PROVIDENCE – While Rhode Island has made significant headway in addressing the opioid crisis, health officials throughout the state say more work is needed after a May spike in overdoses, prompting Sen. Sheldon Whitehouse, D-R.I., to visit to CODAC Behavioral Healthcare’s Huntington Avenue facility June 11 to see what help the government might provide for coping with the epidemic.
According to the R.I. Department of Health, hospitals had been reporting about 29 overdoses a week in 2018, including fatal and nonfatal incidents. From May 21-27, there were 44 overdoses in Rhode Island.
During his visit, Whitehouse learned the epidemic is keeping the facility, which treats people regardless of their insurance status, very busy.
“In the midst of the overdose epidemic, we have reached capacity in this building. We service over 1,000 Providence residents for opioid use disorder who are coming here because we also evaluate and address their psychiatric and infectious disease conditions,” said Linda Hurley, president and CEO of CODAC Behavioral Healthcare.
Whitehouse has been part of a bipartisan group of senators who are introducing legislation to strengthen the Comprehensive Addiction and Recovery Act, a bill the senator co-authored and successfully passed in the Senate in 2016. If Congress passes the reformed bill, it would increase funding authorization by $6 billion to help stem the tide against the opioid crisis.
“The opioid addiction crisis has hit close to home for far too many Rhode Island families. I fought to pass my bipartisan, comprehensive addiction legislation and for funding to go along with it, so those on the front lines would have the resources to help more people on to a path to recovery and to turn this crisis around,” Whitehouse said.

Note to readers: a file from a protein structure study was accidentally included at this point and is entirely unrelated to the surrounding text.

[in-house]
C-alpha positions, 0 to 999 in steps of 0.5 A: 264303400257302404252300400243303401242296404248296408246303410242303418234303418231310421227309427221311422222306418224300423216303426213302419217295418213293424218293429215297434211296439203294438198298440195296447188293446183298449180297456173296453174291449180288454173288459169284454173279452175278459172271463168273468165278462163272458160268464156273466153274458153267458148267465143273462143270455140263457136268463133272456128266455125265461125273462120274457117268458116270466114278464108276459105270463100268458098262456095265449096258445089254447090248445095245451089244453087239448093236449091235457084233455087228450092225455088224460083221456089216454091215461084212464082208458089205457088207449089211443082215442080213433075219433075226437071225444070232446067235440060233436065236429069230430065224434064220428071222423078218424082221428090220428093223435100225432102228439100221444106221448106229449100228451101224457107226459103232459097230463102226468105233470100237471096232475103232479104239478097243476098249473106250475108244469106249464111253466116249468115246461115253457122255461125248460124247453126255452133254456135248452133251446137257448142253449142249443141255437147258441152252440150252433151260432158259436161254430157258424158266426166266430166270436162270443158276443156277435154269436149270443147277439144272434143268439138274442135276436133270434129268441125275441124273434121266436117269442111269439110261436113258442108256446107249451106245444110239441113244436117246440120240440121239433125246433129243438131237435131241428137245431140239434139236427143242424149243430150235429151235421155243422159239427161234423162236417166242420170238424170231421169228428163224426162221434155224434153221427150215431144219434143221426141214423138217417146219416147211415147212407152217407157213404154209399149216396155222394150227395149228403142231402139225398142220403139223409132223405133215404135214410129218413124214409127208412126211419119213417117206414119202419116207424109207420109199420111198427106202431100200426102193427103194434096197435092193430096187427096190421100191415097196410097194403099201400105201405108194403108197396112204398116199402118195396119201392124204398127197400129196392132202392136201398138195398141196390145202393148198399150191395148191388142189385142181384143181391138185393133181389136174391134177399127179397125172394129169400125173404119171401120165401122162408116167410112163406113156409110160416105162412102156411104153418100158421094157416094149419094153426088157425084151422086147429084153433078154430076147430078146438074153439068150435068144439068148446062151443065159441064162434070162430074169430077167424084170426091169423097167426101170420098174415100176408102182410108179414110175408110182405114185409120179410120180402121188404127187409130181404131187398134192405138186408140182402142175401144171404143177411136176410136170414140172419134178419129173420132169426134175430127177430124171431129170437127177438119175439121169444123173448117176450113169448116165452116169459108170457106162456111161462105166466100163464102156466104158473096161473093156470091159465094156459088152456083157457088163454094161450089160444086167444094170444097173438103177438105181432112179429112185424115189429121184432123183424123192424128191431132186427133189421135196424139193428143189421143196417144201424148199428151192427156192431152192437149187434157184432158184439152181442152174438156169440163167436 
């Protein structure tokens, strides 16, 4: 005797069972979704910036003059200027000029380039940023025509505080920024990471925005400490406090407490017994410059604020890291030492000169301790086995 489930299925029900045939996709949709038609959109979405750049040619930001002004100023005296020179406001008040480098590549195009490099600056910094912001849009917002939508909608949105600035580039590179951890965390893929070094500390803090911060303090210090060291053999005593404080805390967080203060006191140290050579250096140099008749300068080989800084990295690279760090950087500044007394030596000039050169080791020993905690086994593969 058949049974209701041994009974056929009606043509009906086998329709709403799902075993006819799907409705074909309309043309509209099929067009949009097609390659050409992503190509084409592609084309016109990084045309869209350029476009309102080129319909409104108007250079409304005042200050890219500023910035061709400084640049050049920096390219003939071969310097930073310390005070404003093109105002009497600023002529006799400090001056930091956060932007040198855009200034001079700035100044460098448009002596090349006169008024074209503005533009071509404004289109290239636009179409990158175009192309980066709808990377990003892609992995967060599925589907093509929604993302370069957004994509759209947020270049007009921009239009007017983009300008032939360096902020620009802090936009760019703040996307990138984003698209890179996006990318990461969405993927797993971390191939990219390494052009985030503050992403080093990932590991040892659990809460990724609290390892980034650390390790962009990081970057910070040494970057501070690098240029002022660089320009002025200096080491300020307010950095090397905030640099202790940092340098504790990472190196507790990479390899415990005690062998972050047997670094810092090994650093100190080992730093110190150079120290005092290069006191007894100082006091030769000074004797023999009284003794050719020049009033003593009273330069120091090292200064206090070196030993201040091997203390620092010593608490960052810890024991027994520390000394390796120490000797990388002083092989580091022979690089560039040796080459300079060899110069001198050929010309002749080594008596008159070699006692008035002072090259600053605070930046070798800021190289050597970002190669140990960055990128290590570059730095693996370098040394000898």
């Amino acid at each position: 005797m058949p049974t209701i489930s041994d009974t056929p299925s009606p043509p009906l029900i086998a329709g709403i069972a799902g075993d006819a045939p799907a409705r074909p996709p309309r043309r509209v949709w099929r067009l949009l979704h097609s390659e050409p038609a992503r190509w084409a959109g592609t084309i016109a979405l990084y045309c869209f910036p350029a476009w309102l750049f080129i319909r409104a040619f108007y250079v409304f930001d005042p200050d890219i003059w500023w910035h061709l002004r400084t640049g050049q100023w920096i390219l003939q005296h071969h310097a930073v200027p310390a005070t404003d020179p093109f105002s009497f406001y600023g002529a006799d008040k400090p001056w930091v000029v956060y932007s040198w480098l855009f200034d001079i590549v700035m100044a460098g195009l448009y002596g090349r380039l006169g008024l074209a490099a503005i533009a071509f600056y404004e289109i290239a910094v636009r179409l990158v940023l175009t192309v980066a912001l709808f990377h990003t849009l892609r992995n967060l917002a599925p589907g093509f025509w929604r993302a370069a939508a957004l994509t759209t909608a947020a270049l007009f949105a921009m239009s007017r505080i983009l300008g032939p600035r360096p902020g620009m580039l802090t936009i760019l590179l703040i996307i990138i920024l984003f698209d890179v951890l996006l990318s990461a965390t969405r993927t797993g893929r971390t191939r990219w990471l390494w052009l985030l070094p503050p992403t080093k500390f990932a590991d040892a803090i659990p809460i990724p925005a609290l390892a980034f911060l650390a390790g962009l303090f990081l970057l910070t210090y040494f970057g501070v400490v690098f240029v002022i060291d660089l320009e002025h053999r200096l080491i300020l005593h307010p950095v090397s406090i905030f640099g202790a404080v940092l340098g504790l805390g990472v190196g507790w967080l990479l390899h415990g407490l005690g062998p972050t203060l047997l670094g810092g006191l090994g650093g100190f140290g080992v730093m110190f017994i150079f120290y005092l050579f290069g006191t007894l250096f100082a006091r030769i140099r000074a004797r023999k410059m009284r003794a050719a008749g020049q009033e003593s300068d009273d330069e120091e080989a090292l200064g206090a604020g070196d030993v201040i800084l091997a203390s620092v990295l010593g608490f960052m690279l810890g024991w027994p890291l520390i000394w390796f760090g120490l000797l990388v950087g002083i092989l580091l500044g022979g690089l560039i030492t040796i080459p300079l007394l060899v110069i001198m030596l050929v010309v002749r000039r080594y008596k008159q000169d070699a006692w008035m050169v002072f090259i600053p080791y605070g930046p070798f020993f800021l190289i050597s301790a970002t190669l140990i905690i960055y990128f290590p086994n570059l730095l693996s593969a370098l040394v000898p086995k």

Referred to as CARA 2.0, the bill would help patients receive access to recovery support services and increase the availability of lifesaving treatments that will directly benefit the recovery community in the Ocean State. Statistics suggest those funds will be needed to change the trajectory of overdoses across Rhode Island.
The overdose spike also inspired the health department to renew its outreach to curb overdoses, including the following points of information about the opioid epidemic and the state’s response:
- If someone is using heroin or other opioids, they should assume they are also using the extremely lethal drug fentanyl.
- Naloxone is available without a prescription at CVS, Walgreens and other pharmacies. If someone you know is using drugs, you should have naloxone on hand.
- If someone is using drugs, there is help available right now. If you pick up the phone and call (401) 942-STOP, there will be someone on the line to help you get on the road to recovery today. No one needs to struggle alone.
Rob Borkowski is a PBN staff writer. Email him at Borkowski@PBN.com.